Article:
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Teaching Children and Teens to Have Respect

We want our kids to develop respect for others. We want them to be honest, cooperative and responsible. The payoffs for encouraging a youngster to show respect are huge.

Below are some tips for promoting a respectful attitude in your child (some of these tips may seem obvious – others may not):

1. Respect for money: Giving your youngster an allowance is a good way to help him respect and understand the value of money. But you must decide how much the allowance will be, taking into account your resources, your youngster's age, and what expenses the allowance will cover (e.g., lunches, clothes, church donations, entertainment, etc.). An allowance can help your child learn how to save and use money wisely.

2. Respect for sacrifice: If a youngster sees her mom and dad making sacrifices (e.g., "We're buying a used car so that we can save more money for a trip to Disneyland"), she picks up the cues.

3. Respect for sportsmanship: If you accept a loss on the basketball court graciously, your youngster can learn that winning isn't everything.

4. Respect for the law: If you say "no" to drinking alcohol before heading out on the highway, your youngster takes note.

5. Respect for honesty: If you tell a sales clerk that he gave you change for a twenty-dollar bill and not a ten, your youngster sees honesty in action.

6. Respect for good will: If you volunteer at a soup kitchen, your youngster will be more likely to have compassion for others who are less fortunate.

7. Respect for differences: If your son senses that his mother and father appreciate people of all races, he is likely to become more open to peers of all races and backgrounds.

8. Respect for choice over chance: Many of the major threats to our kids today are not a matter of chance, but a matter of choice (e.g., drinking and driving, smoking, drugs, sex, dropping out of school, etc.). Research tells us that children and teens who engage in one risky behavior are more likely to participate in others, so moms and dads should help their kids understand the potential risks and consequences of their choices. Fortunately, most kids share the values of their moms and dads about the most important things. Your priorities, principles, and example of good behavior teaches your children to take the high road when other roads look tempting.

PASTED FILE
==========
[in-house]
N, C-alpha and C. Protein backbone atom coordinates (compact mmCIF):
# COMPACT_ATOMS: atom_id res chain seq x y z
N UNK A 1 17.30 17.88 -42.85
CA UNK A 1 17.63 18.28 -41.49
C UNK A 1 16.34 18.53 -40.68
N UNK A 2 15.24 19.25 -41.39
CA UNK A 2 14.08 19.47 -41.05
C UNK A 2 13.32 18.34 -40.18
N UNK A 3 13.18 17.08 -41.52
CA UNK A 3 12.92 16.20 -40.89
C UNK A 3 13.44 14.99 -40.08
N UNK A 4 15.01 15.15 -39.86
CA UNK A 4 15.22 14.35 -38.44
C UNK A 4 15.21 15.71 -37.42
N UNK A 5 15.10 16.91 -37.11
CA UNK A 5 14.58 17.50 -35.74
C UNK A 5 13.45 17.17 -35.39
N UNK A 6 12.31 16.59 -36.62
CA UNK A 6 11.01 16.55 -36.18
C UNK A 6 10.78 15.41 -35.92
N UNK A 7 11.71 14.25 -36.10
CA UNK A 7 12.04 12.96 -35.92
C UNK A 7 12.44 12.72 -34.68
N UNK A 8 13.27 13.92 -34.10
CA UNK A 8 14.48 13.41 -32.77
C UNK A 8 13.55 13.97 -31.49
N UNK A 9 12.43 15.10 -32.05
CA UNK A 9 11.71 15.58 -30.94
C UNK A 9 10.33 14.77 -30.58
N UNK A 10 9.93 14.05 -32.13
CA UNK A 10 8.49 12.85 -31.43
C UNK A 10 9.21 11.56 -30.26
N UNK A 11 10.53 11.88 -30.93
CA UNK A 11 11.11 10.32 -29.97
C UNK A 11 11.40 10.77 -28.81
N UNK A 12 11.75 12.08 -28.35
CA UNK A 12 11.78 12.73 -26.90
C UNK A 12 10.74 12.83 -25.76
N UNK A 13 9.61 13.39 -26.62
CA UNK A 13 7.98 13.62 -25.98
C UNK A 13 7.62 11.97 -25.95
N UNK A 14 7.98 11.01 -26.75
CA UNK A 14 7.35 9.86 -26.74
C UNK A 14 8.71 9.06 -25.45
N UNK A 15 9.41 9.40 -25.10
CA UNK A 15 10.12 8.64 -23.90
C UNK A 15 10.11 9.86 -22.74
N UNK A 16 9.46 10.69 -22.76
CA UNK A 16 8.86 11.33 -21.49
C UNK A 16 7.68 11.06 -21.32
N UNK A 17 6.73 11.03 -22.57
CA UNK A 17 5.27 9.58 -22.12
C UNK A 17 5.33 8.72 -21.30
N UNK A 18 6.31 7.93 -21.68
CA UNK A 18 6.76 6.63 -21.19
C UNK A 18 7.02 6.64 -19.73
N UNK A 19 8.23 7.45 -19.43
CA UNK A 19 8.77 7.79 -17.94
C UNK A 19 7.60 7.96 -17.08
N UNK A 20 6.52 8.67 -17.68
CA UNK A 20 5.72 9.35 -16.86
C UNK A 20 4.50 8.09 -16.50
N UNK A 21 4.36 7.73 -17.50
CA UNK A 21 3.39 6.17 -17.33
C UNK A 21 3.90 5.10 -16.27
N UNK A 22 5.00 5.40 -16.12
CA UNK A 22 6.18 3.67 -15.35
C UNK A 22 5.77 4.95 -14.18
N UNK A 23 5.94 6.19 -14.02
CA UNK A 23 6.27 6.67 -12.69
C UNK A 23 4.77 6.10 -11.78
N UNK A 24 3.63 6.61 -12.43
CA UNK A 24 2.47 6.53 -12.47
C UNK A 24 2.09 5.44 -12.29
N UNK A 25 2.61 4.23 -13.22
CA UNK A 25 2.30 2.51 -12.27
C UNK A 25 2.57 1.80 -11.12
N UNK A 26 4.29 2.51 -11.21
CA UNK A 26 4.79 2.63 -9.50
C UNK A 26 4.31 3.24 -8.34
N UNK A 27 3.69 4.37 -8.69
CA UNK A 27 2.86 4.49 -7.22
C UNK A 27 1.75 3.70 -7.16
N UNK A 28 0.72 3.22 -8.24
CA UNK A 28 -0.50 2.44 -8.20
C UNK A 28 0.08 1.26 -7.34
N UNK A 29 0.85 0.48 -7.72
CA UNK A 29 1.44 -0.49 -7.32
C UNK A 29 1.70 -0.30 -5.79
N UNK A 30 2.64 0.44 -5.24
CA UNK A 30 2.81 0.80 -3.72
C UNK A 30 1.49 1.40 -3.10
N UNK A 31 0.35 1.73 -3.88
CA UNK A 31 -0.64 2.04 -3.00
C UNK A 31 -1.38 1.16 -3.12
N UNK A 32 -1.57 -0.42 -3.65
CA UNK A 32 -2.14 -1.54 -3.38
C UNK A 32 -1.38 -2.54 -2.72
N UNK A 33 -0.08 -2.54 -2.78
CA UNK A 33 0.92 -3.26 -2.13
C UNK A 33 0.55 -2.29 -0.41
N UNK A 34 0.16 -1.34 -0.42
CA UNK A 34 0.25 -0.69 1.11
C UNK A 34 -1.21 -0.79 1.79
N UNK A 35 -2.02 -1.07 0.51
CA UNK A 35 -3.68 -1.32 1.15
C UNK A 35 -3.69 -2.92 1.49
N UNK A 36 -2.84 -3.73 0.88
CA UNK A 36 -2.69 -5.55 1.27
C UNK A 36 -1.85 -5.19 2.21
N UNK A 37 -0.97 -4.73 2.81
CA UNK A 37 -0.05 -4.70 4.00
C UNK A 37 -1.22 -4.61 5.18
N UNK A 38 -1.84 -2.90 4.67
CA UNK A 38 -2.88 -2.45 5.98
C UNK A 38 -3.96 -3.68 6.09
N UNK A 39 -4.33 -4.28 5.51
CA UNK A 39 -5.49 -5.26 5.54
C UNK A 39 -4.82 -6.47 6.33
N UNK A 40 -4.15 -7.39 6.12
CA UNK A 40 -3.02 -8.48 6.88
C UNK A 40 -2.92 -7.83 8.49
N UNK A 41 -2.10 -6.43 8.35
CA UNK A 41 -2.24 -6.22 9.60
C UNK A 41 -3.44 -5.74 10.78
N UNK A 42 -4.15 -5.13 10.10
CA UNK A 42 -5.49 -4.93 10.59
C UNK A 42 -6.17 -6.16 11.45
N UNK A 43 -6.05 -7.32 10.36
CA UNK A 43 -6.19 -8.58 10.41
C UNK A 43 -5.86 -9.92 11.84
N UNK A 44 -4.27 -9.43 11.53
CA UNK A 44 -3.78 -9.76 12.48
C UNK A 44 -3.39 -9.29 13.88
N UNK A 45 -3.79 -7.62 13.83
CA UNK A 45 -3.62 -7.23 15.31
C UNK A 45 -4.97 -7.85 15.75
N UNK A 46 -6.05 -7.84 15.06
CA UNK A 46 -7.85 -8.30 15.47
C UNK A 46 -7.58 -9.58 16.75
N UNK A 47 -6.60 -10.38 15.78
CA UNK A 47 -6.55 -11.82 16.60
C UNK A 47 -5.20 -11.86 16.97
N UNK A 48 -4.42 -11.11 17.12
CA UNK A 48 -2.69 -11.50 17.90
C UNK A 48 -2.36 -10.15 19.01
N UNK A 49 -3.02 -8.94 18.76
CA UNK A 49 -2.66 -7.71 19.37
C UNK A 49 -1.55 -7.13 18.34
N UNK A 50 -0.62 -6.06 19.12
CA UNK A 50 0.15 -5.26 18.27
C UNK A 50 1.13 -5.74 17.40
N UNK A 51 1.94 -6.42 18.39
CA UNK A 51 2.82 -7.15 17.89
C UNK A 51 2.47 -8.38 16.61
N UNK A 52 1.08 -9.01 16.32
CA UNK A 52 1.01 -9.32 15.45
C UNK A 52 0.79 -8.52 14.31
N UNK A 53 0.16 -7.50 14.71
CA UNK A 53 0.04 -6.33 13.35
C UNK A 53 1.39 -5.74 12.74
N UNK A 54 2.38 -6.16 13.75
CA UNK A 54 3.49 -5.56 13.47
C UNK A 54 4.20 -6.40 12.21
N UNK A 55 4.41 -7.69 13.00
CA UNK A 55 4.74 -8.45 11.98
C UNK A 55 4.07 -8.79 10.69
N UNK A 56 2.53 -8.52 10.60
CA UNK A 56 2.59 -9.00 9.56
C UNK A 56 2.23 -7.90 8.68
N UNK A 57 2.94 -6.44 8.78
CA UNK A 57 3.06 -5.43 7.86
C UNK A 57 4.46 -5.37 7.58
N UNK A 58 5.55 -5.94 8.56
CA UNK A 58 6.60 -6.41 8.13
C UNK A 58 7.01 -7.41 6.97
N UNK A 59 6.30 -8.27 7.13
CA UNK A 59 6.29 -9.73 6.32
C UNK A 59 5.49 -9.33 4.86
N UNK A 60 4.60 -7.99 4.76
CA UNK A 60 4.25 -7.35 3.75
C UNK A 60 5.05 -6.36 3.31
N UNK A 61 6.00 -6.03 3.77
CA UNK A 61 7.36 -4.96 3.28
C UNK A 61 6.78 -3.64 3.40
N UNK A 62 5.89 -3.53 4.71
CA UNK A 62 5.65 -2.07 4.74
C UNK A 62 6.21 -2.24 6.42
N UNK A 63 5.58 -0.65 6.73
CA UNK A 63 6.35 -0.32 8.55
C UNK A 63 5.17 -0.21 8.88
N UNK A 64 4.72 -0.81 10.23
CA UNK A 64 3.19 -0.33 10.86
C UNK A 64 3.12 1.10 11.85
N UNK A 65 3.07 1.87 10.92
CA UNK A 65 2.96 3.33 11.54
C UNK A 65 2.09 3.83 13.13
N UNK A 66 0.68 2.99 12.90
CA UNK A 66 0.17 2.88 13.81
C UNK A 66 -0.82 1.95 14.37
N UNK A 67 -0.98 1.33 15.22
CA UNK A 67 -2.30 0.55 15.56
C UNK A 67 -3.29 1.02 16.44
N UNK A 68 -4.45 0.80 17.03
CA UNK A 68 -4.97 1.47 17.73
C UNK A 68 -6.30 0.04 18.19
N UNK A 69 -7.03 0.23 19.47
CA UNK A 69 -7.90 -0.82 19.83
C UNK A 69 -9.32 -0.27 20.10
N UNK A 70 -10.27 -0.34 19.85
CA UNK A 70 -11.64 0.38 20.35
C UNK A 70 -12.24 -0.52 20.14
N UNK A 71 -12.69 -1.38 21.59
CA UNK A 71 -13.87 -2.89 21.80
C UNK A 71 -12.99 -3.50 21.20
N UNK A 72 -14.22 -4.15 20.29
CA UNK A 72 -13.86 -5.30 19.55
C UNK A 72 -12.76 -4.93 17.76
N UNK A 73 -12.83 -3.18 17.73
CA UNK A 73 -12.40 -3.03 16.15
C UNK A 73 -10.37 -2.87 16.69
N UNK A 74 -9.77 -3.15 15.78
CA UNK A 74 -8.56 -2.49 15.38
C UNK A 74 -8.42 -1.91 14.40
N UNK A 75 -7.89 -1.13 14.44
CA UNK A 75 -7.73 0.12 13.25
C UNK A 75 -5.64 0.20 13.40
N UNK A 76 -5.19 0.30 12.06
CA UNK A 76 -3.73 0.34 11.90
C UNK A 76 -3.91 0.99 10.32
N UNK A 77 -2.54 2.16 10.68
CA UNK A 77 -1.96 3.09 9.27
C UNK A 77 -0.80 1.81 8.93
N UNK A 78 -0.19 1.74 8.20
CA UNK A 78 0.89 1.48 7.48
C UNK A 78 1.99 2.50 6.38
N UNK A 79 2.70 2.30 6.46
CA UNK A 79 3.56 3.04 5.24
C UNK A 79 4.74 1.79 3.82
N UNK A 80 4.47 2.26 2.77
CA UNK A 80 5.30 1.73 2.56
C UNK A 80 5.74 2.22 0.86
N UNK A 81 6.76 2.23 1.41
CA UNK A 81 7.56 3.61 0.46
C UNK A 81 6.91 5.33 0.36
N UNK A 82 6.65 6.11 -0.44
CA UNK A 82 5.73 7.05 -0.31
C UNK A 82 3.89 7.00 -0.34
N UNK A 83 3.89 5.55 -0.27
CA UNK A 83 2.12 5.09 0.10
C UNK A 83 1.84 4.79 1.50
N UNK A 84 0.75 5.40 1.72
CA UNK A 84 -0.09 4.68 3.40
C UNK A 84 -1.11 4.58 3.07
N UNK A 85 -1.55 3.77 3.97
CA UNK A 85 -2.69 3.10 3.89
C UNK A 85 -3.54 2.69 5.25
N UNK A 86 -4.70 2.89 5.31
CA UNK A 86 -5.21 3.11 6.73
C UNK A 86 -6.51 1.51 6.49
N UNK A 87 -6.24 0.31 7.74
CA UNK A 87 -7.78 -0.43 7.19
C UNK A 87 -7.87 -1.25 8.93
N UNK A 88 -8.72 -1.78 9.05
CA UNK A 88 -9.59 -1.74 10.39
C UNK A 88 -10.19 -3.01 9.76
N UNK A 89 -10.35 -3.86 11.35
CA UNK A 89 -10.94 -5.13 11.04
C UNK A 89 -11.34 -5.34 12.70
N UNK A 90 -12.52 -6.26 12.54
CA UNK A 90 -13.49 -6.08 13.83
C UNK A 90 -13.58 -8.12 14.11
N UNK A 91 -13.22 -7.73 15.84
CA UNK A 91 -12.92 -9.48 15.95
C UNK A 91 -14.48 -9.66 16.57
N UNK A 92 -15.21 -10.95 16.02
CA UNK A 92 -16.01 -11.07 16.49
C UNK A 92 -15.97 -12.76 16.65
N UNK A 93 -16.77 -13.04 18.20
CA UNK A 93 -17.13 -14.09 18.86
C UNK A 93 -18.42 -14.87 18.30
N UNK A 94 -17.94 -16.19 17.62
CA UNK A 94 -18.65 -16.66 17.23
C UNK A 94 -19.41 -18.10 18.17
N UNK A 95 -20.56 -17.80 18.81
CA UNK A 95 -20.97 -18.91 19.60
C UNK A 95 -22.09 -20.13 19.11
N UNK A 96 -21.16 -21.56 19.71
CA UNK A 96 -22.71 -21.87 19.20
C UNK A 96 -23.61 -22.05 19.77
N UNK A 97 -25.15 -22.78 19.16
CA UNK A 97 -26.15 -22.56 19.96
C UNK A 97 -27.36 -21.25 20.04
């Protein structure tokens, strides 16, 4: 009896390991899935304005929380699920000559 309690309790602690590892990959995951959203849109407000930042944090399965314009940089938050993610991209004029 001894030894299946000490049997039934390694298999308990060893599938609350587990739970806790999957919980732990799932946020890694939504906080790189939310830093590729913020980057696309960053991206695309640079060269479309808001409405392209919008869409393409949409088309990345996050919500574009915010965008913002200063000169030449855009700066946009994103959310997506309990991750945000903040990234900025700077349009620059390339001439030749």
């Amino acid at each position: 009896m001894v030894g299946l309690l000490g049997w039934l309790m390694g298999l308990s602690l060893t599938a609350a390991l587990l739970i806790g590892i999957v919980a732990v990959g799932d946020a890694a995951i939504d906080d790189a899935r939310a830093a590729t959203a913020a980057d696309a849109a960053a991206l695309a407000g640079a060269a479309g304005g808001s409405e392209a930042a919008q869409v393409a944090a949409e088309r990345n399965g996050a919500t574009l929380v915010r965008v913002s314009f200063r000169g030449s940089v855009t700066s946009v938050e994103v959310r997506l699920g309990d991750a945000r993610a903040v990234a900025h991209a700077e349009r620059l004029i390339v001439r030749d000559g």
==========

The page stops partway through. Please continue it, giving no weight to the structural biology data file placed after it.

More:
9. Respect for needs over wants: Of course, meet your youngster's “needs,” but also guide her to set them apart from her “wants.”

10. Respect for values: Talk to your kids about good values and why they matter. Just as kids need to be guided academically, so too must they be educated in the values of society (e.g., take responsibility for your decisions, love your neighbor, do an honest day's work for an honest day's pay, tell the truth, respect others, respect their property, respect their opinions, and so on).

11. Respect for people over possessions: The way that you view money and material goods molds your youngster's attitudes. If you see your self-worth – and the worth of others – in terms of cars, homes, furniture, nice clothes and other possessions, your youngster is more likely to develop these attitudes as well.

12. Respect for marriage: When a youngster sees her mom and dad treating each other with respect, she is more likely to follow this example in dating and marriage.

13. Respect for life’s challenges: When you accept disappointments as a part of life, and when you pick yourself up and keep going through the tough times, your youngster stands a better chance of becoming a survivor.

14. Respect for humility: When you can laugh at your own mistakes, your youngster is more likely to accept her own imperfections.

15. Respect for work: When you stick with a tough job until it’s done, your youngster will be more inclined to finish homework and chores.

At some point in their parenting career, moms and dads find themselves disheartened and aggravated. (e.g., "I can't believe my daughter is so rude and disrespectful. Where did I go wrong?!") Generally, there is no reason to fall to pieces if your youngster behaves impolitely from time to time – as long as she doesn't do it repeatedly. Disrespect needs to be recognized and dealt with. But you, as a parent, would do well to remember your own childhood – you turned-out OK. Your child will too.

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